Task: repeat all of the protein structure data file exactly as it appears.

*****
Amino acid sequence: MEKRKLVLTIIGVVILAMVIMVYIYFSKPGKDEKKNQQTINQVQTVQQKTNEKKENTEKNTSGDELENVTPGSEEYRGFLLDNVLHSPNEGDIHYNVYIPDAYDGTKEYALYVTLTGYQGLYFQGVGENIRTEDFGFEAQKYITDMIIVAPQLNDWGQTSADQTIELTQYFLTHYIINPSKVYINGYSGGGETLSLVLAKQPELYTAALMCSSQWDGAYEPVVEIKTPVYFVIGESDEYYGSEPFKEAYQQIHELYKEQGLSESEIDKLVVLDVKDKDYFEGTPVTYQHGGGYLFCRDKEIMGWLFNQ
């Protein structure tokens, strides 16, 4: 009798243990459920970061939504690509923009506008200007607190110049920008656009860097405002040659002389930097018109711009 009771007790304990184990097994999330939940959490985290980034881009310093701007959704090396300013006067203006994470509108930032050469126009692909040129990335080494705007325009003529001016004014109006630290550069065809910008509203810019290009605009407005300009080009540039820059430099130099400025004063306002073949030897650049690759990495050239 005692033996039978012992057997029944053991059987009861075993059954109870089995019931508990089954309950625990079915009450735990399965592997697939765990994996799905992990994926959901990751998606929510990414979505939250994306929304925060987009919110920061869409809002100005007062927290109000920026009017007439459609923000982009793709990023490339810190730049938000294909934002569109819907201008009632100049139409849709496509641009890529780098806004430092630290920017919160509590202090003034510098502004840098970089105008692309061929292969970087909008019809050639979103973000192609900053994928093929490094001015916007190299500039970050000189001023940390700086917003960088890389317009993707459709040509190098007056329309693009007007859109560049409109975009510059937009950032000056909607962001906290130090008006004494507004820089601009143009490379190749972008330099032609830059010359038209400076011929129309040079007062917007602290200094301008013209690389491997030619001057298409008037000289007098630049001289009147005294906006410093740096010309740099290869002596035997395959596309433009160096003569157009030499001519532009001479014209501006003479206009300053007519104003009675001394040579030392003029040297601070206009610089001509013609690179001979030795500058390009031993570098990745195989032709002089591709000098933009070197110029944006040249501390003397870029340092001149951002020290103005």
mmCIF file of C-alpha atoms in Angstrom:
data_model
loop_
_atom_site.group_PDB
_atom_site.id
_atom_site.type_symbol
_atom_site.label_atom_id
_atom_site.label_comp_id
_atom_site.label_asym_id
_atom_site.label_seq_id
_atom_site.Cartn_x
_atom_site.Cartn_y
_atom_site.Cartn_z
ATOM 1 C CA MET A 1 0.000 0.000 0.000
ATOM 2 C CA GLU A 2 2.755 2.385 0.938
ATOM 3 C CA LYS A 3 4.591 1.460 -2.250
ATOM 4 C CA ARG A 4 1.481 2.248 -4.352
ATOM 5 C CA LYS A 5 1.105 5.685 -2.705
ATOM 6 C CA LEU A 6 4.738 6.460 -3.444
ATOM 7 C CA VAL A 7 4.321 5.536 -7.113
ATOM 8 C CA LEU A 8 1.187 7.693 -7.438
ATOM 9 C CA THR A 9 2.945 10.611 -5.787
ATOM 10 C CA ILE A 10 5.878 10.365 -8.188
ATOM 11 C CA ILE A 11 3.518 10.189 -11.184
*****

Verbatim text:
Amino acid sequence: MEKRKLVLTIIGVVILAMVIMVYIYFSKPGKDEKKNQQTINQVQTVQQKTNEKKENTEKNTSGDELENVTPGSEEYRGFLLDNVLHSPNEGDIHYNVYIPDAYDGTKEYALYVTLTGYQGLYFQGVGENIRTEDFGFEAQKYITDMIIVAPQLNDWGQTSADQTIELTQYFLTHYIINPSKVYINGYSGGGETLSLVLAKQPELYTAALMCSSQWDGAYEPVVEIKTPVYFVIGESDEYYGSEPFKEAYQQIHELYKEQGLSESEIDKLVVLDVKDKDYFEGTPVTYQHGGGYLFCRDKEIMGWLFNQ
């Protein structure tokens, strides 16, 4: 009798243990459920970061939504690509923009506008200007607190110049920008656009860097405002040659002389930097018109711009 009771007790304990184990097994999330939940959490985290980034881009310093701007959704090396300013006067203006994470509108930032050469126009692909040129990335080494705007325009003529001016004014109006630290550069065809910008509203810019290009605009407005300009080009540039820059430099130099400025004063306002073949030897650049690759990495050239 005692033996039978012992057997029944053991059987009861075993059954109870089995019931508990089954309950625990079915009450735990399965592997697939765990994996799905992990994926959901990751998606929510990414979505939250994306929304925060987009919110920061869409809002100005007062927290109000920026009017007439459609923000982009793709990023490339810190730049938000294909934002569109819907201008009632100049139409849709496509641009890529780098806004430092630290920017919160509590202090003034510098502004840098970089105008692309061929292969970087909008019809050639979103973000192609900053994928093929490094001015916007190299500039970050000189001023940390700086917003960088890389317009993707459709040509190098007056329309693009007007859109560049409109975009510059937009950032000056909607962001906290130090008006004494507004820089601009143009490379190749972008330099032609830059010359038209400076011929129309040079007062917007602290200094301008013209690389491997030619001057298409008037000289007098630049001289009147005294906006410093740096010309740099290869002596035997395959596309433009160096003569157009030499001519532009001479014209501006003479206009300053007519104003009675001394040579030392003029040297601070206009610089001509013609690179001979030795500058390009031993570098990745195989032709002089591709000098933009070197110029944006040249501390003397870029340092001149951002020290103005």
mmCIF file of C-alpha atoms in Angstrom:
data_model
loop_
_atom_site.group_PDB
_atom_site.id
_atom_site.type_symbol
_atom_site.label_atom_id
_atom_site.label_comp_id
_atom_site.label_asym_id
_atom_site.label_seq_id
_atom_site.Cartn_x
_atom_site.Cartn_y
_atom_site.Cartn_z
ATOM 1 C CA MET A 1 0.000 0.000 0.000
ATOM 2 C CA GLU A 2 2.755 2.385 0.938
ATOM 3 C CA LYS A 3 4.591 1.460 -2.250
ATOM 4 C CA ARG A 4 1.481 2.248 -4.352
ATOM 5 C CA LYS A 5 1.105 5.685 -2.705
ATOM 6 C CA LEU A 6 4.738 6.460 -3.444
ATOM 7 C CA VAL A 7 4.321 5.536 -7.113
ATOM 8 C CA LEU A 8 1.187 7.693 -7.438
ATOM 9 C CA THR A 9 2.945 10.611 -5.787
ATOM 10 C CA ILE A 10 5.878 10.365 -8.188
ATOM 11 C CA ILE A 11 3.518 10.189 -11.184